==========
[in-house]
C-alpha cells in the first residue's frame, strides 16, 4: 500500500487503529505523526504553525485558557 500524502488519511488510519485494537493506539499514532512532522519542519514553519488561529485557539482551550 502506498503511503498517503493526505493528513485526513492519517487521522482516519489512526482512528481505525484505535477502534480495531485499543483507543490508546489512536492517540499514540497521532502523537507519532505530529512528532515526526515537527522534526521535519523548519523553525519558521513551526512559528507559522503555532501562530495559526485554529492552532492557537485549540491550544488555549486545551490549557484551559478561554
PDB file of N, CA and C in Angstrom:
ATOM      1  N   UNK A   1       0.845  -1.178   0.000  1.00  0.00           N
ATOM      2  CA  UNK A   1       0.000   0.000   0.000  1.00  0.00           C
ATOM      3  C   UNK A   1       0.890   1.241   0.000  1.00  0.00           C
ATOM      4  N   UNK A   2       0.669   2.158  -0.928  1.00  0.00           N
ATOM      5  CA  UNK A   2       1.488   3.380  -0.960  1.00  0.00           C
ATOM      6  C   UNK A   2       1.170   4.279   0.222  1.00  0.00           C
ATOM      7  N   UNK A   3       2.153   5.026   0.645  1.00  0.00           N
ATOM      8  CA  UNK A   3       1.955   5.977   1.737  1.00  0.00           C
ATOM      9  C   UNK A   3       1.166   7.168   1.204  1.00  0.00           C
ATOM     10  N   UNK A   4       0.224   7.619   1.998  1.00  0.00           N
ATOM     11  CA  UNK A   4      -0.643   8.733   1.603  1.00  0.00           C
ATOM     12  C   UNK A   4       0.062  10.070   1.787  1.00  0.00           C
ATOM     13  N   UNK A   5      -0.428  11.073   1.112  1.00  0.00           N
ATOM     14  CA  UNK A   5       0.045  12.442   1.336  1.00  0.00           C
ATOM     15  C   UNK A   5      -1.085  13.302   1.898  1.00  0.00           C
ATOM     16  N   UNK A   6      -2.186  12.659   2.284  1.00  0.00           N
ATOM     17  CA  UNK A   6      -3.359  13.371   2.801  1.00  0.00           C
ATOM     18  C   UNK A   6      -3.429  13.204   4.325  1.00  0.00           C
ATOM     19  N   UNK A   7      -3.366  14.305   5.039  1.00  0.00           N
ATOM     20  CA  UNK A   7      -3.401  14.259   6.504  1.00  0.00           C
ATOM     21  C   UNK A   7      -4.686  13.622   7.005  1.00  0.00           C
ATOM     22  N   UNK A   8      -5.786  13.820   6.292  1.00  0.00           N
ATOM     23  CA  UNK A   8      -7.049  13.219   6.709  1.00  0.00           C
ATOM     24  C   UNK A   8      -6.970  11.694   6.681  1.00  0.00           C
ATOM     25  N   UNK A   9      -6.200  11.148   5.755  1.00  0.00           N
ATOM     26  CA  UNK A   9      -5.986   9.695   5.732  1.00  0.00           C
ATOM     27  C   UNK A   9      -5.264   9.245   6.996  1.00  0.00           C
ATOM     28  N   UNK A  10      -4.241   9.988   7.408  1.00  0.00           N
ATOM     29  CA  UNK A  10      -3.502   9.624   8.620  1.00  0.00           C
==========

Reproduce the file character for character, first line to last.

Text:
[in-house]
C-alpha cells in the first residue's frame, strides 16, 4: 500500500487503529505523526504553525485558557 500524502488519511488510519485494537493506539499514532512532522519542519514553519488561529485557539482551550 502506498503511503498517503493526505493528513485526513492519517487521522482516519489512526482512528481505525484505535477502534480495531485499543483507543490508546489512536492517540499514540497521532502523537507519532505530529512528532515526526515537527522534526521535519523548519523553525519558521513551526512559528507559522503555532501562530495559526485554529492552532492557537485549540491550544488555549486545551490549557484551559478561554
PDB file of N, CA and C in Angstrom:
ATOM      1  N   UNK A   1       0.845  -1.178   0.000  1.00  0.00           N
ATOM      2  CA  UNK A   1       0.000   0.000   0.000  1.00  0.00           C
ATOM      3  C   UNK A   1       0.890   1.241   0.000  1.00  0.00           C
ATOM      4  N   UNK A   2       0.669   2.158  -0.928  1.00  0.00           N
ATOM      5  CA  UNK A   2       1.488   3.380  -0.960  1.00  0.00           C
ATOM      6  C   UNK A   2       1.170   4.279   0.222  1.00  0.00           C
ATOM      7  N   UNK A   3       2.153   5.026   0.645  1.00  0.00           N
ATOM      8  CA  UNK A   3       1.955   5.977   1.737  1.00  0.00           C
ATOM      9  C   UNK A   3       1.166   7.168   1.204  1.00  0.00           C
ATOM     10  N   UNK A   4       0.224   7.619   1.998  1.00  0.00           N
ATOM     11  CA  UNK A   4      -0.643   8.733   1.603  1.00  0.00           C
ATOM     12  C   UNK A   4       0.062  10.070   1.787  1.00  0.00           C
ATOM     13  N   UNK A   5      -0.428  11.073   1.112  1.00  0.00           N
ATOM     14  CA  UNK A   5       0.045  12.442   1.336  1.00  0.00           C
ATOM     15  C   UNK A   5      -1.085  13.302   1.898  1.00  0.00           C
ATOM     16  N   UNK A   6      -2.186  12.659   2.284  1.00  0.00           N
ATOM     17  CA  UNK A   6      -3.359  13.371   2.801  1.00  0.00           C
ATOM     18  C   UNK A   6      -3.429  13.204   4.325  1.00  0.00           C
ATOM     19  N   UNK A   7      -3.366  14.305   5.039  1.00  0.00           N
ATOM     20  CA  UNK A   7      -3.401  14.259   6.504  1.00  0.00           C
ATOM     21  C   UNK A   7      -4.686  13.622   7.005  1.00  0.00           C
ATOM     22  N   UNK A   8      -5.786  13.820   6.292  1.00  0.00           N
ATOM     23  CA  UNK A   8      -7.049  13.219   6.709  1.00  0.00           C
ATOM     24  C   UNK A   8      -6.970  11.694   6.681  1.00  0.00           C
ATOM     25  N   UNK A   9      -6.200  11.148   5.755  1.00  0.00           N
ATOM     26  CA  UNK A   9      -5.986   9.695   5.732  1.00  0.00           C
ATOM     27  C   UNK A   9      -5.264   9.245   6.996  1.00  0.00           C
ATOM     28  N   UNK A  10      -4.241   9.988   7.408  1.00  0.00           N
ATOM     29  CA  UNK A  10      -3.502   9.624   8.620  1.00  0.00           C